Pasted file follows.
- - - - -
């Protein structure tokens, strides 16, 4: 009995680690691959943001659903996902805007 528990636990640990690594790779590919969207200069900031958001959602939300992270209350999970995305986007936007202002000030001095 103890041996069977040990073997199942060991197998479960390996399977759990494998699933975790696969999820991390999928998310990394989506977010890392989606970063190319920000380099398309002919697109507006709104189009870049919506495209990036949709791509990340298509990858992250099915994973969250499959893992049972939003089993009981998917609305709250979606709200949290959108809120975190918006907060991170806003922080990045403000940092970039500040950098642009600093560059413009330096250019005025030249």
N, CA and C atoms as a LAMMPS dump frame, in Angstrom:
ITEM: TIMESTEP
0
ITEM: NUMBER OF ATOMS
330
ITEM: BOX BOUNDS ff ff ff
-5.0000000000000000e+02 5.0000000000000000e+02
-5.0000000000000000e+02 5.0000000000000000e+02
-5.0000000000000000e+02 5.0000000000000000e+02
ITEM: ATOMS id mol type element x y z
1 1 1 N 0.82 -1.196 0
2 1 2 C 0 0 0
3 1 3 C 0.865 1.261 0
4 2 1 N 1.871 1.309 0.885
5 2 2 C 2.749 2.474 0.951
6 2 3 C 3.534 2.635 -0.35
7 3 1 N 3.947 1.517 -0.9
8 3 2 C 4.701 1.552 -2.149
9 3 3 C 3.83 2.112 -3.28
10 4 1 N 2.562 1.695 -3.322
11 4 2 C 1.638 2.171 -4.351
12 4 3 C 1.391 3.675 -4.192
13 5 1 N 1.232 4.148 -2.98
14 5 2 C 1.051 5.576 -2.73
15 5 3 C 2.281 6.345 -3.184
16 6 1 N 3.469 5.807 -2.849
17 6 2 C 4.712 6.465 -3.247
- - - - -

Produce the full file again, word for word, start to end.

């Protein structure tokens, strides 16, 4: 009995680690691959943001659903996902805007 528990636990640990690594790779590919969207200069900031958001959602939300992270209350999970995305986007936007202002000030001095 103890041996069977040990073997199942060991197998479960390996399977759990494998699933975790696969999820991390999928998310990394989506977010890392989606970063190319920000380099398309002919697109507006709104189009870049919506495209990036949709791509990340298509990858992250099915994973969250499959893992049972939003089993009981998917609305709250979606709200949290959108809120975190918006907060991170806003922080990045403000940092970039500040950098642009600093560059413009330096250019005025030249």
N, CA and C atoms as a LAMMPS dump frame, in Angstrom:
ITEM: TIMESTEP
0
ITEM: NUMBER OF ATOMS
330
ITEM: BOX BOUNDS ff ff ff
-5.0000000000000000e+02 5.0000000000000000e+02
-5.0000000000000000e+02 5.0000000000000000e+02
-5.0000000000000000e+02 5.0000000000000000e+02
ITEM: ATOMS id mol type element x y z
1 1 1 N 0.82 -1.196 0
2 1 2 C 0 0 0
3 1 3 C 0.865 1.261 0
4 2 1 N 1.871 1.309 0.885
5 2 2 C 2.749 2.474 0.951
6 2 3 C 3.534 2.635 -0.35
7 3 1 N 3.947 1.517 -0.9
8 3 2 C 4.701 1.552 -2.149
9 3 3 C 3.83 2.112 -3.28
10 4 1 N 2.562 1.695 -3.322
11 4 2 C 1.638 2.171 -4.351
12 4 3 C 1.391 3.675 -4.192
13 5 1 N 1.232 4.148 -2.98
14 5 2 C 1.051 5.576 -2.73
15 5 3 C 2.281 6.345 -3.184
16 6 1 N 3.469 5.807 -2.849
17 6 2 C 4.712 6.465 -3.247